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2020 KTM EXC – TEST REPORT!

Here it is – our report from the world launch of the 2020 KTM EXCs. 60% changed – oodles better!words: Warren M. images: KTMThursday 23rd May 2019
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Significant improvements to the 2020 KTM EXC Range.

KTM introduce the first fuel-injected two-stroke 150cc enduro – the 150 EXC TPI – and improve every bike in the range.

Are they better and should you buy one? Simply put: yes, they are that good. 

KTM claim that they have made collective changes to both engine and chassis amounting to a whopping 60% over previous models. 

The highlights are:

The best stock suspension WP have produced to date. KTM have refined the Xplor fork to a point that it rivals the legendary Kayaba forks. I have always been critical of the WP forks in the KTMs so it was a true pleasure to experience these. The forks now feature a new mid-valve piston to improve damping, plus new upper fork caps with new clicker adjusters.   

The bikes have all been nipped and tucked. They are all slimmer and more streamlined than any previous model EXC. The radiators have been lowered 12mm which allows the shrouds to mould into a very neat and narrow front end. This improves the ability to lean the bike into corners and contributes to a better cornering feel overall.

The chassis has been made stiffer and you can feel it most when negotiating steep climbs, or when hard on the brakes or heading downhill. The bike feels more balanced as a result.

The cooling circuit had been upgraded by replacing the in-frame T-piece with a wider tube improving the flow through the system. KTM claim a 57% improvement. If you’re a KTM owner you will know that this upgrade has been long awaited. Here at RUST we have always replaced the previous part on our two-stroke KTMs with a Samco Sport part. This probably won’t be necessary now.

The backend of the bikes are narrower which is very noticeable when shifting your weight over the rear fender on steep downhills.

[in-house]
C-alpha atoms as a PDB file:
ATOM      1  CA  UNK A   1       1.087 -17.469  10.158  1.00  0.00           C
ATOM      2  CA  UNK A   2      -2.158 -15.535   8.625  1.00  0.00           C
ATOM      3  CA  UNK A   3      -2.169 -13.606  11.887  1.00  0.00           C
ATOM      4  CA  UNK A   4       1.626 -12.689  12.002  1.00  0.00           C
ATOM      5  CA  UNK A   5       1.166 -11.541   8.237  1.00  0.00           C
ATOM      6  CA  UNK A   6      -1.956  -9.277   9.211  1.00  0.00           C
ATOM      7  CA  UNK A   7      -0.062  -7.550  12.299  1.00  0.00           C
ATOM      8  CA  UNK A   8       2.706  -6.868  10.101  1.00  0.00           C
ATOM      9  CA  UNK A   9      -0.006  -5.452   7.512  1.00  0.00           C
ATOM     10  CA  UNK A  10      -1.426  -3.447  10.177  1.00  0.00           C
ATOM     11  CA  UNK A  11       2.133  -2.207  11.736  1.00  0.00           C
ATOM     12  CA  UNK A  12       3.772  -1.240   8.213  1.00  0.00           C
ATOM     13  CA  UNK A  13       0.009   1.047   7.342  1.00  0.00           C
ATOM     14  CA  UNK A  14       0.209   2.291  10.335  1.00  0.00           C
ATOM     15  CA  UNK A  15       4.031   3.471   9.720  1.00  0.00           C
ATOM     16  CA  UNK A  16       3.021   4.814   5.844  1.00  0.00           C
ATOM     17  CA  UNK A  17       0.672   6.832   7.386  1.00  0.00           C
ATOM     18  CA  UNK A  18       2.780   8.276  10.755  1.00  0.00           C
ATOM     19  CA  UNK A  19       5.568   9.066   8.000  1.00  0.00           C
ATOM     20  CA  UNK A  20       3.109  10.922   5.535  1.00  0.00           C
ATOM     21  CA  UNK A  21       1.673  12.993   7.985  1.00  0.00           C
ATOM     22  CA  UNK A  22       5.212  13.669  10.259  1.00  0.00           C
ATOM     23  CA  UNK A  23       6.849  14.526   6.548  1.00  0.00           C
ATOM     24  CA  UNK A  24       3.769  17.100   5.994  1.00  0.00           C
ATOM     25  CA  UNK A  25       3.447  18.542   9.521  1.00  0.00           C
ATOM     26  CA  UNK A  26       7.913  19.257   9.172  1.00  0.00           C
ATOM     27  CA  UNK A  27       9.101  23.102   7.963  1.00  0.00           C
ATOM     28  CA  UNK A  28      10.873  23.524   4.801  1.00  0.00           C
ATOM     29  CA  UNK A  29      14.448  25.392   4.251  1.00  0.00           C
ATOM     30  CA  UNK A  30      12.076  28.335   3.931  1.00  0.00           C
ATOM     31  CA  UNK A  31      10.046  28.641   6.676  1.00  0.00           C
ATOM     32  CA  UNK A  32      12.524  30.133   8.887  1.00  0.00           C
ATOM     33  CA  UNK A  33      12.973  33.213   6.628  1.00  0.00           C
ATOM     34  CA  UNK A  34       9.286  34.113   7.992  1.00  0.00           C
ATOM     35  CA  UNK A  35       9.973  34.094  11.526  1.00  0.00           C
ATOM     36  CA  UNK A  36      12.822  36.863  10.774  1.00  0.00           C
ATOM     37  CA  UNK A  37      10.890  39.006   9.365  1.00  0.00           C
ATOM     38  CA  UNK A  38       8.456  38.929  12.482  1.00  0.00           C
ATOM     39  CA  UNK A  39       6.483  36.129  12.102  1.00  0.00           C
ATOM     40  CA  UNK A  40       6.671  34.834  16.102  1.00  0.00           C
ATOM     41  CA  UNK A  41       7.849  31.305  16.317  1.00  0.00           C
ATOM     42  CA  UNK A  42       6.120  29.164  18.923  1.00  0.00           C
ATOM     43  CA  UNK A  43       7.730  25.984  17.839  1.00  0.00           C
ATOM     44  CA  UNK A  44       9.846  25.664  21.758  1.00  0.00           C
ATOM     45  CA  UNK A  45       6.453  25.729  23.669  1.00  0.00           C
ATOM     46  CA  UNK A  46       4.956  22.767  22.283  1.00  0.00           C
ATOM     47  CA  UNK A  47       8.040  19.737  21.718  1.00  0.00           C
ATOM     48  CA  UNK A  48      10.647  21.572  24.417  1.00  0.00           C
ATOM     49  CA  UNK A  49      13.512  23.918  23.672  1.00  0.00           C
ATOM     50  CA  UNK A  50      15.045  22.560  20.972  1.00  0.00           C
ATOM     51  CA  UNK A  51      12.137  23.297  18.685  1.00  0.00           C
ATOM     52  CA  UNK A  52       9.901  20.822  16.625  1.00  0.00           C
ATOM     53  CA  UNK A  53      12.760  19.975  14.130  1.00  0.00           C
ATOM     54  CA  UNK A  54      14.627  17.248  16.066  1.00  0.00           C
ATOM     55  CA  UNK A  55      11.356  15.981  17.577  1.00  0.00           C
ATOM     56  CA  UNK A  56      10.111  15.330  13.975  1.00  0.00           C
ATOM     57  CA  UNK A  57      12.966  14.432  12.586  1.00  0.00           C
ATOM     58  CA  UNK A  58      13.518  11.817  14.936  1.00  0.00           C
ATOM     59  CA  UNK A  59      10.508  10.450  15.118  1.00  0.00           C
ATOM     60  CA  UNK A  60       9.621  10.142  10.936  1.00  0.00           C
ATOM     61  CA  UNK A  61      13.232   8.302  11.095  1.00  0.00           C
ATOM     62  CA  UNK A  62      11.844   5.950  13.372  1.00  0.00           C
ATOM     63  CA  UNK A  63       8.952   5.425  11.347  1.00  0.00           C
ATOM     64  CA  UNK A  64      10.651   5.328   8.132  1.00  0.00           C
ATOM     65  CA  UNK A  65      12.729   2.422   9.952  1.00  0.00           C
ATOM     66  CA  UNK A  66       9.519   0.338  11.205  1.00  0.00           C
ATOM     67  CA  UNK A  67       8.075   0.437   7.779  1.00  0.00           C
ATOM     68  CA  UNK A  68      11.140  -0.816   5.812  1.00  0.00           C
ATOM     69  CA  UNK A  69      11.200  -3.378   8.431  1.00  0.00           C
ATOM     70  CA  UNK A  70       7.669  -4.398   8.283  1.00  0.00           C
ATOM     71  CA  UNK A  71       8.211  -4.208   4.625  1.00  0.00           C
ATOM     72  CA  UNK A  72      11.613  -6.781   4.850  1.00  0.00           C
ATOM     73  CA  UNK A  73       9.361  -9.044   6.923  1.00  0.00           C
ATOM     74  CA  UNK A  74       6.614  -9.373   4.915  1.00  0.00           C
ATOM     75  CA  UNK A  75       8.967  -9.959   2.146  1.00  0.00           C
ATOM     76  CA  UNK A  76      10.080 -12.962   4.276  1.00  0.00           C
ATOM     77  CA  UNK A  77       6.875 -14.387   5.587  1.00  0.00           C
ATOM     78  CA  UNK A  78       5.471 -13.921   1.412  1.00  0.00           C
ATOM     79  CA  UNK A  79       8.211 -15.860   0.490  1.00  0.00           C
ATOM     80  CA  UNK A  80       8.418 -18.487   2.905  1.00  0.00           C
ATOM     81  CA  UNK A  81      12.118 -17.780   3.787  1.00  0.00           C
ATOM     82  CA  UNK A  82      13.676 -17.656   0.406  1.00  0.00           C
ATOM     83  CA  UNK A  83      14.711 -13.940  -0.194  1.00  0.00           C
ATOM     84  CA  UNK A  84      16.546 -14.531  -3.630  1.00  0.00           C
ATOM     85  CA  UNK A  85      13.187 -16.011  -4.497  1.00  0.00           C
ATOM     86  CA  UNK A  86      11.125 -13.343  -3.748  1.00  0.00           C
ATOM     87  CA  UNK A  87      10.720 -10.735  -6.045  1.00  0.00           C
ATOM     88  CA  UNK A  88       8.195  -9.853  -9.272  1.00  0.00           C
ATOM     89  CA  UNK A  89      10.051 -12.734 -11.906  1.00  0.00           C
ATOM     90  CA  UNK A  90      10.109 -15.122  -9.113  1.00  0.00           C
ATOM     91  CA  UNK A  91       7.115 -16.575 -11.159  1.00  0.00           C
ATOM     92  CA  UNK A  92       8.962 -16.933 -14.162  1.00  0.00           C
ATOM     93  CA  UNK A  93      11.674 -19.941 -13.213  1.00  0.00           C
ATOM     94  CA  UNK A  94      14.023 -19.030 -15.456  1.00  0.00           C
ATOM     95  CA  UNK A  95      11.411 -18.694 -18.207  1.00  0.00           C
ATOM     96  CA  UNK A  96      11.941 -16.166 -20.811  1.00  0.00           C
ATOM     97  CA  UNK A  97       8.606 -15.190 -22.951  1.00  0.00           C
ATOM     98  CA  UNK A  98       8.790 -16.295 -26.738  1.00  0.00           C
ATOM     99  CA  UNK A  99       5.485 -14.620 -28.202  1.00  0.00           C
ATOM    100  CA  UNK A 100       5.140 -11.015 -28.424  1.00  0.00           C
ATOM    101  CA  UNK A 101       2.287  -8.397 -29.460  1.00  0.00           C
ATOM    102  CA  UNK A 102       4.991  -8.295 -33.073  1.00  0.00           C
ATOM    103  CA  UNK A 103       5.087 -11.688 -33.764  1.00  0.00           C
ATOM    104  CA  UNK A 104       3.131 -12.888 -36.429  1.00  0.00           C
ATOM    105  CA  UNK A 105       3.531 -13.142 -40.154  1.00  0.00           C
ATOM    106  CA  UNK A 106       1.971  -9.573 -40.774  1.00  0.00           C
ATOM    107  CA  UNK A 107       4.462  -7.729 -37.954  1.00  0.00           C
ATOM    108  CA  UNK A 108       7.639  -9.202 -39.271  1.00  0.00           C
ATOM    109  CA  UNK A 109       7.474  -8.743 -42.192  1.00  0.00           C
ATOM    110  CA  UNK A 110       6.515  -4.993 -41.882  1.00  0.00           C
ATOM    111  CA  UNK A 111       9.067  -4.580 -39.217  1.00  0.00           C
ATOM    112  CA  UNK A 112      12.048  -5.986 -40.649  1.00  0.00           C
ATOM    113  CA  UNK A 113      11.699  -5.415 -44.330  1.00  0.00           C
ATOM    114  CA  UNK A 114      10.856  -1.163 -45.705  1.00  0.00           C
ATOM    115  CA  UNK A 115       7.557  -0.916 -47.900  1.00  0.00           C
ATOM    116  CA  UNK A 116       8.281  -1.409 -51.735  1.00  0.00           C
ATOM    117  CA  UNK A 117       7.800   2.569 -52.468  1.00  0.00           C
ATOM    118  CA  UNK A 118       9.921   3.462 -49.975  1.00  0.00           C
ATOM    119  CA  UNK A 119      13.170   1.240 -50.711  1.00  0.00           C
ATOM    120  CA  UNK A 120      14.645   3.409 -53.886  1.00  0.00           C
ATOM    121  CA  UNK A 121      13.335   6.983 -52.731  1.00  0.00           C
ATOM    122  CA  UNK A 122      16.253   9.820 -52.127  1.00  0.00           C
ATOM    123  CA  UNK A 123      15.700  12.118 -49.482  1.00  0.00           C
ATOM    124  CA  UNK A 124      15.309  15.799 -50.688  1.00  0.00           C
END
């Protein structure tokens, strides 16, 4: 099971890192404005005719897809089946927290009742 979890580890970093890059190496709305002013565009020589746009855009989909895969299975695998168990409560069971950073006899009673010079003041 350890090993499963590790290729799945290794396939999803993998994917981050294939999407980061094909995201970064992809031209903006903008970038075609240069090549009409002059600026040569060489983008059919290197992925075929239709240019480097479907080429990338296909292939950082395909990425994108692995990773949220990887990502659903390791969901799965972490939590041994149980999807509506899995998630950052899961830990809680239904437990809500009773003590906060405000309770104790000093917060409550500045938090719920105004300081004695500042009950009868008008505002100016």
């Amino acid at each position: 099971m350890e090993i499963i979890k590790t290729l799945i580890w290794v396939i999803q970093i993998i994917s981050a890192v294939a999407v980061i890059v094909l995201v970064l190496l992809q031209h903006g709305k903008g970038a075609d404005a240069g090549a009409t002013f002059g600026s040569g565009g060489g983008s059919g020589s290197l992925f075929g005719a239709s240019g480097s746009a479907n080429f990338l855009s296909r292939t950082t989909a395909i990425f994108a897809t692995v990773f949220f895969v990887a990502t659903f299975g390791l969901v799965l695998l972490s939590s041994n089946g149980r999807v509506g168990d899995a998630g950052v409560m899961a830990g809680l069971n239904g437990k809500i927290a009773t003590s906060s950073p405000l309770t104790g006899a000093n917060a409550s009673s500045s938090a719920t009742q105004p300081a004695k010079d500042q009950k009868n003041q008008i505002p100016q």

Additional seat foam and a new seat cover combine to provide both comfort and a connected feeling to the bike.

The engine mounting on the 300 and 250 two-strokes has been tilted 1-degree forward, the engine mounts replaced with aluminium ones to improve handling.

The TPI oil tank has been upgraded and now features a flexible plastic mounting bracket to improve longevity and reliability.

KTM introduce the all new 150 EXC TPI. The first in this displacement. 

The Test Venue

The launch was held at Basella in Northern Spain and for good measure the 12.5km (8 mile) test loop we were riding was scouted and mapped by the promoters of the legendary Basella extreme Enduro race (add link). The track was a good mix of mountainous terrain littered with rocky climbs and downhill steps, tight woods and wet and tricky ravines. This provided the perfect combination of terrain to test the features and performance (ride-ability rather than horsepower) of the new bikes. 

WHAT BIKE FOR WHICH RIDER?

 

The Four-strokes

 

500 and 450 EXC-F

Not the best choice for the majority of riders in Europe. Best suited for Clubman A riders or better. Great for the great outdoors; Australian and American punters riding in open terrain are going to love these bikes.

    

500 EXC-F 

This bike is both smooth and brutal. Be slow on the throttle and the bike is silky smooth, has tractable power and ticks its way through snotty terrain at idle speeds. Crack the throttle past the first quarter and you had better be prepared or be in wide open spaces! The power is instant and quite brutal. Fantastic if you are out in the desert but it can be disastrous in small spaces. If you lack finesse on the throttle this bike can bite. Don’t let the smooth low-end tractability lull you into overconfidence.